Trump clears Keystone XL, Dakota Access pipelines

Two controversial projects that were rejected by Obama to go ahead with Trump's approval.

    US President Donald Trump has signed two executive actions to advance the building of the Keystone XL and Dakota Access pipelines.

    Canada-US pipeline project meets resistance

    Tuesday's steps illustrate Trump's plan to give the oil industry more freedom to expand infrastructure and ease transportation bottlenecks. 

    Former President Barack Obama rejected Transcanada Corp's Keystone XL oil pipeline in November 2015 after environmentalists campaigned against the project for more than seven years.

    The pipeline will run from Canada to US refineries in the Gulf Coast. The US government needed to approve the pipeline because it crossed the border.

    The $3.8bn Dakota Access Pipeline has also faced opposition.

    Activists have spent months protesting against plans to route the pipeline beneath a lake near a North Dakota Indian reservation, saying the project poses a threat to water resources and sacred Native American sites.

    Energy Transfer Partners, the company that wants to build the pipeline, disputed that and said it would be safe.

    The pipeline is to carry North Dakota oil through South Dakota and Iowa to a shipping point in Illinois.


    An activist group against the two pipelines called on "all New Yorkers who care about the future of our planet" to march on Trump Tower in the city on Tuesday at 6pm local time (11:00GMT on Wednesday).

    "If Trump wants to build pipelines, he's going to have to go through ALL OF US," the protest announcement on Facebook said.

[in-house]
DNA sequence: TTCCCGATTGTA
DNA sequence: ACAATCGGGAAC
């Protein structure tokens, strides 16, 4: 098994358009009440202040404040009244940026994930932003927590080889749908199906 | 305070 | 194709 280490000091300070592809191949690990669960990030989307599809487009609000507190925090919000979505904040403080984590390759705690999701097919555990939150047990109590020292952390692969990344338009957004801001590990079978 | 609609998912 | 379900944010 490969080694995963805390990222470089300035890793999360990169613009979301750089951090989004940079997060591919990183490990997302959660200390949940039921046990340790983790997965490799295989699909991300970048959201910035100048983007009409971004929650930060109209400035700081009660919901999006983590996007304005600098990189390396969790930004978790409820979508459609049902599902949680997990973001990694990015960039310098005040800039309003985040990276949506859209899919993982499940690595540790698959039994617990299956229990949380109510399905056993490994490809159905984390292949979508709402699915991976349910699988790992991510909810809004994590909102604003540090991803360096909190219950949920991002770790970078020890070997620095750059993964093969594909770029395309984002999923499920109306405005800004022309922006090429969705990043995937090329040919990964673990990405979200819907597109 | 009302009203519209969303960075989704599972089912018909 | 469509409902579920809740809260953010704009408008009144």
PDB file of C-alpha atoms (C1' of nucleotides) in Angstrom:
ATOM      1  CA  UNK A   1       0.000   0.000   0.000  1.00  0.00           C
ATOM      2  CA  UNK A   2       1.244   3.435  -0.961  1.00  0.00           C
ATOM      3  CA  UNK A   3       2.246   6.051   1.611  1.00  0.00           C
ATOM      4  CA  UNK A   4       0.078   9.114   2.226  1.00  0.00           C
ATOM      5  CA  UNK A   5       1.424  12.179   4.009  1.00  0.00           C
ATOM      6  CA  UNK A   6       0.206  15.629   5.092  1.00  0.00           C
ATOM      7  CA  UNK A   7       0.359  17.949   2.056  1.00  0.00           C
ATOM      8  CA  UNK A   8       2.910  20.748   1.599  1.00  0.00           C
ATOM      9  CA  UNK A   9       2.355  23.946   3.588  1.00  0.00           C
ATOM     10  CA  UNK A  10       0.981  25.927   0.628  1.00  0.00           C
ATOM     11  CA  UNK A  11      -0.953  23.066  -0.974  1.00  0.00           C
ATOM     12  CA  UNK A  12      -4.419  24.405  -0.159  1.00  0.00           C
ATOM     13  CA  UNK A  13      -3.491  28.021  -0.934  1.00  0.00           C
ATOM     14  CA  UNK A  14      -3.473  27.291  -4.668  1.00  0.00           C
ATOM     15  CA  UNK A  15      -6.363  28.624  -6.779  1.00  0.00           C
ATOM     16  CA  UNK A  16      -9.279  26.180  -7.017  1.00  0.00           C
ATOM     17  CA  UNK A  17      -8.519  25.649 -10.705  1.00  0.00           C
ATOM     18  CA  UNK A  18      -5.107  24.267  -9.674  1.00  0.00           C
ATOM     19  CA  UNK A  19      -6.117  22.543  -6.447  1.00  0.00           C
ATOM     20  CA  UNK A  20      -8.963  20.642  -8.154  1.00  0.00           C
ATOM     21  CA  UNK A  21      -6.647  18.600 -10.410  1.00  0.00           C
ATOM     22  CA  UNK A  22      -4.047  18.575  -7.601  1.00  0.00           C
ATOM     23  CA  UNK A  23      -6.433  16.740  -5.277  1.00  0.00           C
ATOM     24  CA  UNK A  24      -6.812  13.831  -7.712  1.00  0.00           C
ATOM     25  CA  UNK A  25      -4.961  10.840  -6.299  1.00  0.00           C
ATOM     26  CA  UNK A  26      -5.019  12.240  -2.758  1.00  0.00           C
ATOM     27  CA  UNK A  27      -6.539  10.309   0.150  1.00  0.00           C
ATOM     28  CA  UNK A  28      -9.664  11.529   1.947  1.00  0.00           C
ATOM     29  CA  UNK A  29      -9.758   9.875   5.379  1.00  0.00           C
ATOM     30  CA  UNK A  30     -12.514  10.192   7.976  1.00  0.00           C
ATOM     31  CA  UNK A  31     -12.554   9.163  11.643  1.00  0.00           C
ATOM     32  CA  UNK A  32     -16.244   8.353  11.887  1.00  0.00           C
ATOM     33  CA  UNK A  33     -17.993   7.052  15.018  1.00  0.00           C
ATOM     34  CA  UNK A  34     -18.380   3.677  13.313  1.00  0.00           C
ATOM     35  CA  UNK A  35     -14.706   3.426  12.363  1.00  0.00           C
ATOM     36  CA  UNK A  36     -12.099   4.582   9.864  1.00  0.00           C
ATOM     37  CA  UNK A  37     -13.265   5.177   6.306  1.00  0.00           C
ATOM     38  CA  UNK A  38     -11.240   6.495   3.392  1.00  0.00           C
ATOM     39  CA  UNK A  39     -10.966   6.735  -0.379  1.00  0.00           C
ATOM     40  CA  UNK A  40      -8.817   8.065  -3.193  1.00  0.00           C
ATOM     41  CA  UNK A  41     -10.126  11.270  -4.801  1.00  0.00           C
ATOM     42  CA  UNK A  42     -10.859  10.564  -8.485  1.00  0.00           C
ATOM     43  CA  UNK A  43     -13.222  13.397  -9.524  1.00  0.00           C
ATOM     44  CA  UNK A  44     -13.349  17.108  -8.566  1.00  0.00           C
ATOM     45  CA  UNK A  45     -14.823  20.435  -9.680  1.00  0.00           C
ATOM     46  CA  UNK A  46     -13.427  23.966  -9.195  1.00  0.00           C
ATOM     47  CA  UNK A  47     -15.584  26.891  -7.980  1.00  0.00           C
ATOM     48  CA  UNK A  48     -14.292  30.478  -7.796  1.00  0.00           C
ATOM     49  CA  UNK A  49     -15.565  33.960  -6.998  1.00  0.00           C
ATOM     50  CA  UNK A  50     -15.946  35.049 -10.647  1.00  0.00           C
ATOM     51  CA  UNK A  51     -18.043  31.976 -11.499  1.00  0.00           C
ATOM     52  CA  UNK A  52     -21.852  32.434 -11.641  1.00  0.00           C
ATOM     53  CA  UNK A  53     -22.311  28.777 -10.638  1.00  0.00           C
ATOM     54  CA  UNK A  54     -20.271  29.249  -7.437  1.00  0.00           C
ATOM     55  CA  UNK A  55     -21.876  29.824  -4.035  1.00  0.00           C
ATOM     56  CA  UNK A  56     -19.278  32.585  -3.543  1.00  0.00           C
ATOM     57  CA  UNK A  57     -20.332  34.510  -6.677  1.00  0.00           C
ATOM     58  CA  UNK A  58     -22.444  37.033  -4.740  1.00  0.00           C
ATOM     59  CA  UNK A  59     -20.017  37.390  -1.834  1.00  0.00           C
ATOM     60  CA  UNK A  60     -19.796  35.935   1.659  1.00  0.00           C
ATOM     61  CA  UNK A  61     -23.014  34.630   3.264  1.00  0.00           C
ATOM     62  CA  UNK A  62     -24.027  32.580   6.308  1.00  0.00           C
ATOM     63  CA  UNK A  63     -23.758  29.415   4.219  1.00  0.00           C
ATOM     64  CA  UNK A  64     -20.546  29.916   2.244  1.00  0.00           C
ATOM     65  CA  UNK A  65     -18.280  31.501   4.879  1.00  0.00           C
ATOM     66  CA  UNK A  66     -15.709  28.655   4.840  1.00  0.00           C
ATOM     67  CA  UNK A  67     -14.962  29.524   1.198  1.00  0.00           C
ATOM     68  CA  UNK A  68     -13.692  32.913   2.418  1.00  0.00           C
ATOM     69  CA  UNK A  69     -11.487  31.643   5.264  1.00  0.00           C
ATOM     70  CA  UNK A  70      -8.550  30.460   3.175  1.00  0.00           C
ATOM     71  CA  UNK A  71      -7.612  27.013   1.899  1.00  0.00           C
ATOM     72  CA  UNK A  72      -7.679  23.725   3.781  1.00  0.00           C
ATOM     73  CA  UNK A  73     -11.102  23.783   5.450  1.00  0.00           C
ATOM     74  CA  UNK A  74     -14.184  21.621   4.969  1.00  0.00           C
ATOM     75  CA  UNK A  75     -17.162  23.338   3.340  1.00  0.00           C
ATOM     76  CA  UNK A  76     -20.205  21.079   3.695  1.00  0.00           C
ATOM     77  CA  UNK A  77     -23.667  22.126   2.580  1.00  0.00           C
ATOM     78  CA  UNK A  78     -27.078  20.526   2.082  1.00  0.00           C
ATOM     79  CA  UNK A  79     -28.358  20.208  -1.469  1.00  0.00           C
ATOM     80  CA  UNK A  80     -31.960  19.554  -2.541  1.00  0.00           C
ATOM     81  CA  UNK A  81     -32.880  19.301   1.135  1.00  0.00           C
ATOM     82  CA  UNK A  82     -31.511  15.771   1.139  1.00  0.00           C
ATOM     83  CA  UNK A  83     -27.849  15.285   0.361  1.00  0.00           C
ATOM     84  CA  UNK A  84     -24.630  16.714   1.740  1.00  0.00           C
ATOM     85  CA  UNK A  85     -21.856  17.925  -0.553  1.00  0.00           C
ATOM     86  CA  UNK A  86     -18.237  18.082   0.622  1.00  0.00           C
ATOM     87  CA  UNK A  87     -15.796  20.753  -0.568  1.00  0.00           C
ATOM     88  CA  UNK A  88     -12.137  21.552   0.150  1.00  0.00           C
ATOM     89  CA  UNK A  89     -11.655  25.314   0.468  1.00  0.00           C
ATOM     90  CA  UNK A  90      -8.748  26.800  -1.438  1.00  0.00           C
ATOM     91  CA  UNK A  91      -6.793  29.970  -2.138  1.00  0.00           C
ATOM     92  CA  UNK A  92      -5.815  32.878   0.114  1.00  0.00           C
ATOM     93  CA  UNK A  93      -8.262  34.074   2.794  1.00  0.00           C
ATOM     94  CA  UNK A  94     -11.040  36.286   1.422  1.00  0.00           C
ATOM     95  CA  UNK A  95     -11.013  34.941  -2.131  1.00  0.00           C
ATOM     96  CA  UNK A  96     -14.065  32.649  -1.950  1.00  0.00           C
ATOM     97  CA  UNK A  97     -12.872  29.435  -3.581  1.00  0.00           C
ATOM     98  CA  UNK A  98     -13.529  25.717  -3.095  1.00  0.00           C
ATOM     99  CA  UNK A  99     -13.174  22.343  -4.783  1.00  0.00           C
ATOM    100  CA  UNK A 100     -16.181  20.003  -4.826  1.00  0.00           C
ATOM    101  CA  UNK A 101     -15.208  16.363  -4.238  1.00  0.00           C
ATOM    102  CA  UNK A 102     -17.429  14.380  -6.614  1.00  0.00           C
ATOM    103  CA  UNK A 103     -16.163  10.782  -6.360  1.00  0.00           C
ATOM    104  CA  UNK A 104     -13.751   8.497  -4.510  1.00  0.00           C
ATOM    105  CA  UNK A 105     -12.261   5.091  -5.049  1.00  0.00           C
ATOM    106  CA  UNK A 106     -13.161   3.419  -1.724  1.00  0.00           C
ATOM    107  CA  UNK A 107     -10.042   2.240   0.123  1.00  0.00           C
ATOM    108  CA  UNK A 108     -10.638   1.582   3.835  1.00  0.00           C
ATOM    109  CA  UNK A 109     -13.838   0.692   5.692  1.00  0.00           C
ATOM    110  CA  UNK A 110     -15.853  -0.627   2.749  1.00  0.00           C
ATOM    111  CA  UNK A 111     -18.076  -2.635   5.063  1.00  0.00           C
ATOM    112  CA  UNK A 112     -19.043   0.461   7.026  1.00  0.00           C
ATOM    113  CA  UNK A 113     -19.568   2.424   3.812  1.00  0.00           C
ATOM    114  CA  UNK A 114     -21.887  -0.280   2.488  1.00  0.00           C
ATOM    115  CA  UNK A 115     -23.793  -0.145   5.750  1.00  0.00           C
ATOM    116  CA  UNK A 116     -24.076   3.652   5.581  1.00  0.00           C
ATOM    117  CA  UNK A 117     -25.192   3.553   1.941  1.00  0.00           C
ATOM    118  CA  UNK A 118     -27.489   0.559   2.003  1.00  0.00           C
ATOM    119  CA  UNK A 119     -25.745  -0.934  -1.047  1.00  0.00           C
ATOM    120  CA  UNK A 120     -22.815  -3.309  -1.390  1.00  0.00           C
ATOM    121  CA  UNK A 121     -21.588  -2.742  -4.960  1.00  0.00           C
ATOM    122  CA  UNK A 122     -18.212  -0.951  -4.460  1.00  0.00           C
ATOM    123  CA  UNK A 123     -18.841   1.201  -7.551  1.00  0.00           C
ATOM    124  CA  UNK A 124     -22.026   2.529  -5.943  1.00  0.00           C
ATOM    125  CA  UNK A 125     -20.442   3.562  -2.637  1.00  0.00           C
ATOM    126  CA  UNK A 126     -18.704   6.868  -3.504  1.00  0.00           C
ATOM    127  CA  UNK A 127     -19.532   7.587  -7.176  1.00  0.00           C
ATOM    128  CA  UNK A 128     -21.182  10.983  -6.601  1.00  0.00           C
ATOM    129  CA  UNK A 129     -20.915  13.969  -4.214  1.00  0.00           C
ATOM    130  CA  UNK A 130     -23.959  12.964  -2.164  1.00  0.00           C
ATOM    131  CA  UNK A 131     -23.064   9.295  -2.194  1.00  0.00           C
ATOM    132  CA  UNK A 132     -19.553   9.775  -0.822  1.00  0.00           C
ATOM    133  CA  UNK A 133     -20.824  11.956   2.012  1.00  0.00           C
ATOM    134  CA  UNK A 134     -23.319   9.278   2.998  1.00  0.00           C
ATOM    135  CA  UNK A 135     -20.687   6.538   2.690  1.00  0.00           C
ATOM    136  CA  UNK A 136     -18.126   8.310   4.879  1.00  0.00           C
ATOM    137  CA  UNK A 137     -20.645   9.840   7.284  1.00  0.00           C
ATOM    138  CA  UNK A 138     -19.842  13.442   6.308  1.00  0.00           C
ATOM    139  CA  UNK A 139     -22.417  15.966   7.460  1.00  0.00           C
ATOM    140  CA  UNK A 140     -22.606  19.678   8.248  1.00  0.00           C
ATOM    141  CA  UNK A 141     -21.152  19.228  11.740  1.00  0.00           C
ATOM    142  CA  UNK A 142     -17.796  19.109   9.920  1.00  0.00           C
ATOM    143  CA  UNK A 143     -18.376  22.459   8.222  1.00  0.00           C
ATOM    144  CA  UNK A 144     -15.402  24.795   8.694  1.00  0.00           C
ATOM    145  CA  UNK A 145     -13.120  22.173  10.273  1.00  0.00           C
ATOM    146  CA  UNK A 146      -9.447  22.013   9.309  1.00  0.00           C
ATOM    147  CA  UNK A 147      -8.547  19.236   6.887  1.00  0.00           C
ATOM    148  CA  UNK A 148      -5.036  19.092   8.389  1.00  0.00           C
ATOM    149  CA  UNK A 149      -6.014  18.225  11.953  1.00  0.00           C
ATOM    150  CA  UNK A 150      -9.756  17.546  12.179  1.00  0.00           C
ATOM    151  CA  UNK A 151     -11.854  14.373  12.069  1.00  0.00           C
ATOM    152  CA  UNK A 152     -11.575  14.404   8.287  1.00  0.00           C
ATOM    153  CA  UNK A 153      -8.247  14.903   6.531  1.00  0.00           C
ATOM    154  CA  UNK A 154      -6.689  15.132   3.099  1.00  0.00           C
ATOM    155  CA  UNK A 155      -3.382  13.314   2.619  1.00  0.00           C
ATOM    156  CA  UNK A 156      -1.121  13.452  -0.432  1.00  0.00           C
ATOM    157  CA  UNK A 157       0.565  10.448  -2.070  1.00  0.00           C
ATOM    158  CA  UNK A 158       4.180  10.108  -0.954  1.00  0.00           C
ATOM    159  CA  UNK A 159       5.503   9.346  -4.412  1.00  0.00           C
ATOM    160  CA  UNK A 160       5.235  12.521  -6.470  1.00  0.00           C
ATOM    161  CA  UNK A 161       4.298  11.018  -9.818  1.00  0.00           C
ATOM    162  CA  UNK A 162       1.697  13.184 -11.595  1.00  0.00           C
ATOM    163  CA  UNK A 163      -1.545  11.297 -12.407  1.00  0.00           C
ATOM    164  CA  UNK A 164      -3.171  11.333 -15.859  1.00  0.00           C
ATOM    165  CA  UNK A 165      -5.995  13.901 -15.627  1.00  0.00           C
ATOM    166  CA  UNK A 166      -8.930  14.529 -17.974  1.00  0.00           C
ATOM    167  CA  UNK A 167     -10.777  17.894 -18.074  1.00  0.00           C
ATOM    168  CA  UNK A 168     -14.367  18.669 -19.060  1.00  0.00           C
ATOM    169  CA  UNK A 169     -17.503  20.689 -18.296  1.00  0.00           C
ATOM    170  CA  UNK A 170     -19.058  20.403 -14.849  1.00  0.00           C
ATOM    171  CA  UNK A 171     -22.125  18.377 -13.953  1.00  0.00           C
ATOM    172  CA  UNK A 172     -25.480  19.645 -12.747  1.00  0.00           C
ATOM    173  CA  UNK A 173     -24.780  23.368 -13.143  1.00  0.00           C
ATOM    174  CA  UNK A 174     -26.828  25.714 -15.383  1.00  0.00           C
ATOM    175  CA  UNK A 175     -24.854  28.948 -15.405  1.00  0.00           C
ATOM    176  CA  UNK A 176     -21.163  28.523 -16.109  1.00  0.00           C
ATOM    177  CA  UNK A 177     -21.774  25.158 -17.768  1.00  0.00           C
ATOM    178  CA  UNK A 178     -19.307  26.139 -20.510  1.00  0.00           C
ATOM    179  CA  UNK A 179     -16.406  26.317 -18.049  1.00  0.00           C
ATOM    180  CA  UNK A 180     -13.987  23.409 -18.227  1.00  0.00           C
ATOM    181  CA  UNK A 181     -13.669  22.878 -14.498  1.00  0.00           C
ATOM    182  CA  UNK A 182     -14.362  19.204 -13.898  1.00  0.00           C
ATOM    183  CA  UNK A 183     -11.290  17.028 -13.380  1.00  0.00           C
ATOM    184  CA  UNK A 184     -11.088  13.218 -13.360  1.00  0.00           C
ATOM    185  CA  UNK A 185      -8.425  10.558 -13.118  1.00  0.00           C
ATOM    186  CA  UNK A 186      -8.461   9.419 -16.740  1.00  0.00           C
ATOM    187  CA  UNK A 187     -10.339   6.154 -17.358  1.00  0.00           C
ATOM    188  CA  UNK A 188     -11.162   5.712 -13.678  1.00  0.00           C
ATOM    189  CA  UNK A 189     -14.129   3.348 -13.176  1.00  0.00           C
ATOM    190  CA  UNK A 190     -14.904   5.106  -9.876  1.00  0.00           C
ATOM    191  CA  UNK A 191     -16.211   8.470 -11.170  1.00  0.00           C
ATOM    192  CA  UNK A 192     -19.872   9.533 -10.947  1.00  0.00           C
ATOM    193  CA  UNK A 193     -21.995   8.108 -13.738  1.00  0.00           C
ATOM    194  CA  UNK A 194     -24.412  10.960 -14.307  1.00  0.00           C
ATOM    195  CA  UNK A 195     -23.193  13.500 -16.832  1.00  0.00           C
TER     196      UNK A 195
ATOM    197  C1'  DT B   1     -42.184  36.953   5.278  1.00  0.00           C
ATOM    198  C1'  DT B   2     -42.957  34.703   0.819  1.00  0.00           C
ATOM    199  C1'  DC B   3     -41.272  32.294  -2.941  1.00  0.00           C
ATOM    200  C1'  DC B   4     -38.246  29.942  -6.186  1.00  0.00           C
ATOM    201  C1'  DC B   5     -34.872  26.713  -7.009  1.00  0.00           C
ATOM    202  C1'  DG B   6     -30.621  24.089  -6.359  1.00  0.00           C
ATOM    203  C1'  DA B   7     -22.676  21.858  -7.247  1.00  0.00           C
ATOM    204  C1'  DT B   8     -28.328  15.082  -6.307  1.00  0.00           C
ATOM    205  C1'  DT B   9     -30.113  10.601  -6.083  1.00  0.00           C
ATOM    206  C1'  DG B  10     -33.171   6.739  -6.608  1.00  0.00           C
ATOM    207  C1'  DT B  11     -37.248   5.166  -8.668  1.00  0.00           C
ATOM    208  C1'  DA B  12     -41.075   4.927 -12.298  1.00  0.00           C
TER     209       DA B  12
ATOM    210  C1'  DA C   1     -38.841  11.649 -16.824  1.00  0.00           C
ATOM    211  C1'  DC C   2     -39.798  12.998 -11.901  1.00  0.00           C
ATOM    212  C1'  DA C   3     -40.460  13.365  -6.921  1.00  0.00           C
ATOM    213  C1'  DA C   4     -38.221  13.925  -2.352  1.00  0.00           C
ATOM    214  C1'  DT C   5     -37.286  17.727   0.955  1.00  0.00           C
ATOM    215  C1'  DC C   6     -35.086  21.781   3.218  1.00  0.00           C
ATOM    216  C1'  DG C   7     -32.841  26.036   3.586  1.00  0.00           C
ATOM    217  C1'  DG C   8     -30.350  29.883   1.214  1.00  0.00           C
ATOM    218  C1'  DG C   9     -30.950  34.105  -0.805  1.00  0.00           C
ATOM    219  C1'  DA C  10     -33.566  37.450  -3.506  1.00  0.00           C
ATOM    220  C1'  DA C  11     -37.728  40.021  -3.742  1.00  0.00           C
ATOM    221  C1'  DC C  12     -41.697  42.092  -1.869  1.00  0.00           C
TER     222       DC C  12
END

Erich Pica, the president of Friends of the Earth, a network of environmental organisations, condemned Trump's move in a statement sent to Al Jazeera on Tuesday.

    "Donald Trump has made it clear that his America does not include the millions of Americans who fought to protect our land, water, sacred cultural sites and climate from dangerous pipelines," the statement said.

    It also accused the president of pledging "his allegiance to the oil companies and Wall Street banks that stand to profit from the destruction of public health and the environment.

    "Friends of the Earth and our allies will not give up the fight to stop Trump's agenda and these destructive pipelines," the statement said.


    SOURCE: Al Jazeera and news agencies


    Interactive: How does your country vote at the UN?

    Interactive: How does your country vote at the UN?

    Explore how your country voted on global issues since 1946, as the world gears up for the 74th UN General Assembly.

    'We were forced out by the government soldiers'

    'We were forced out by the government soldiers'

    We dialled more than 35,000 random phone numbers to paint an accurate picture of displacement across South Sudan.

    Interactive: Plundering Cambodia's forests

    Interactive: Plundering Cambodia's forests

    Meet the man on a mission to take down Cambodia's timber tycoons and expose a rampant illegal cross-border trade.